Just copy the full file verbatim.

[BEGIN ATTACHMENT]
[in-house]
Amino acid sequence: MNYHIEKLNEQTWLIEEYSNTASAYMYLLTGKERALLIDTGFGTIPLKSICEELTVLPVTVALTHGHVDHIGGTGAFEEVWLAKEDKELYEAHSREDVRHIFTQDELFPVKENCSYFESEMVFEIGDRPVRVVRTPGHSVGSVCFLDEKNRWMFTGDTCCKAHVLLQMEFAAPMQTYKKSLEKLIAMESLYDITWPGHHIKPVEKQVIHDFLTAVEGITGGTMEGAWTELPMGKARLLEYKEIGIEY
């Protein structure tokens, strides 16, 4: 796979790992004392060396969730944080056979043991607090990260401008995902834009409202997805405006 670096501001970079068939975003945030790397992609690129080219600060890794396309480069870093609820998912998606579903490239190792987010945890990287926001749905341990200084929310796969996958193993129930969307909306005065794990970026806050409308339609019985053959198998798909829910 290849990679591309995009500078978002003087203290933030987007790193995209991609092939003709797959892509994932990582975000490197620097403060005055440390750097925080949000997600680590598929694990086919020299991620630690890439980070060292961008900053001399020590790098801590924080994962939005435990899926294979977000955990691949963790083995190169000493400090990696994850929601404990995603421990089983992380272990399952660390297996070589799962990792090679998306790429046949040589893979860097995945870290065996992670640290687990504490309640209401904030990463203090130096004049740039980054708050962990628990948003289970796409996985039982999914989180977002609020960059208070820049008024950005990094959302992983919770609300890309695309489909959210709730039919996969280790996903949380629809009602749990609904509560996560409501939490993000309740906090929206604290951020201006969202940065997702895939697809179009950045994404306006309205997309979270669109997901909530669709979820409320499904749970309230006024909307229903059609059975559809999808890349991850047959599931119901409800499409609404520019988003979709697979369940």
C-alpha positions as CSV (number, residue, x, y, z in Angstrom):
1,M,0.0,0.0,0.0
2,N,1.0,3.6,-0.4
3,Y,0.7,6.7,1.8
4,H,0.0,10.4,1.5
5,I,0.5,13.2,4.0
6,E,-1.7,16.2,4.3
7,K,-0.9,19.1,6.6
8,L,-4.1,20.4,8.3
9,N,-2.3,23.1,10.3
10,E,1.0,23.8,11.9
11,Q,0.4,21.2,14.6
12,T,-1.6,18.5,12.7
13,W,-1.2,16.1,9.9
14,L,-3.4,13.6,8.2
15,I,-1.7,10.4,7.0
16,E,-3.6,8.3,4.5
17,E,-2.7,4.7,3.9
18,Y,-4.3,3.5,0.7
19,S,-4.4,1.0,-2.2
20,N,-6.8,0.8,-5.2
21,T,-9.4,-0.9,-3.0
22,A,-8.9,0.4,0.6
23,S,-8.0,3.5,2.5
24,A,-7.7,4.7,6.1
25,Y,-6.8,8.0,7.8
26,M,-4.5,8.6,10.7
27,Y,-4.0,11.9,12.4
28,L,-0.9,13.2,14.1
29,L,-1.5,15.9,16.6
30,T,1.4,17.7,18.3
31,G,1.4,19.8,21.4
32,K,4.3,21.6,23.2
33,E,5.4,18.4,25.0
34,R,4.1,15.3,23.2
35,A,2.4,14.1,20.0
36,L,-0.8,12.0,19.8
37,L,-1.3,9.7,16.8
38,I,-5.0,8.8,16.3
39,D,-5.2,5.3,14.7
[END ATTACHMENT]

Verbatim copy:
[in-house]
Amino acid sequence: MNYHIEKLNEQTWLIEEYSNTASAYMYLLTGKERALLIDTGFGTIPLKSICEELTVLPVTVALTHGHVDHIGGTGAFEEVWLAKEDKELYEAHSREDVRHIFTQDELFPVKENCSYFESEMVFEIGDRPVRVVRTPGHSVGSVCFLDEKNRWMFTGDTCCKAHVLLQMEFAAPMQTYKKSLEKLIAMESLYDITWPGHHIKPVEKQVIHDFLTAVEGITGGTMEGAWTELPMGKARLLEYKEIGIEY
């Protein structure tokens, strides 16, 4: 796979790992004392060396969730944080056979043991607090990260401008995902834009409202997805405006 670096501001970079068939975003945030790397992609690129080219600060890794396309480069870093609820998912998606579903490239190792987010945890990287926001749905341990200084929310796969996958193993129930969307909306005065794990970026806050409308339609019985053959198998798909829910 290849990679591309995009500078978002003087203290933030987007790193995209991609092939003709797959892509994932990582975000490197620097403060005055440390750097925080949000997600680590598929694990086919020299991620630690890439980070060292961008900053001399020590790098801590924080994962939005435990899926294979977000955990691949963790083995190169000493400090990696994850929601404990995603421990089983992380272990399952660390297996070589799962990792090679998306790429046949040589893979860097995945870290065996992670640290687990504490309640209401904030990463203090130096004049740039980054708050962990628990948003289970796409996985039982999914989180977002609020960059208070820049008024950005990094959302992983919770609300890309695309489909959210709730039919996969280790996903949380629809009602749990609904509560996560409501939490993000309740906090929206604290951020201006969202940065997702895939697809179009950045994404306006309205997309979270669109997901909530669709979820409320499904749970309230006024909307229903059609059975559809999808890349991850047959599931119901409800499409609404520019988003979709697979369940």
C-alpha positions as CSV (number, residue, x, y, z in Angstrom):
1,M,0.0,0.0,0.0
2,N,1.0,3.6,-0.4
3,Y,0.7,6.7,1.8
4,H,0.0,10.4,1.5
5,I,0.5,13.2,4.0
6,E,-1.7,16.2,4.3
7,K,-0.9,19.1,6.6
8,L,-4.1,20.4,8.3
9,N,-2.3,23.1,10.3
10,E,1.0,23.8,11.9
11,Q,0.4,21.2,14.6
12,T,-1.6,18.5,12.7
13,W,-1.2,16.1,9.9
14,L,-3.4,13.6,8.2
15,I,-1.7,10.4,7.0
16,E,-3.6,8.3,4.5
17,E,-2.7,4.7,3.9
18,Y,-4.3,3.5,0.7
19,S,-4.4,1.0,-2.2
20,N,-6.8,0.8,-5.2
21,T,-9.4,-0.9,-3.0
22,A,-8.9,0.4,0.6
23,S,-8.0,3.5,2.5
24,A,-7.7,4.7,6.1
25,Y,-6.8,8.0,7.8
26,M,-4.5,8.6,10.7
27,Y,-4.0,11.9,12.4
28,L,-0.9,13.2,14.1
29,L,-1.5,15.9,16.6
30,T,1.4,17.7,18.3
31,G,1.4,19.8,21.4
32,K,4.3,21.6,23.2
33,E,5.4,18.4,25.0
34,R,4.1,15.3,23.2
35,A,2.4,14.1,20.0
36,L,-0.8,12.0,19.8
37,L,-1.3,9.7,16.8
38,I,-5.0,8.8,16.3
39,D,-5.2,5.3,14.7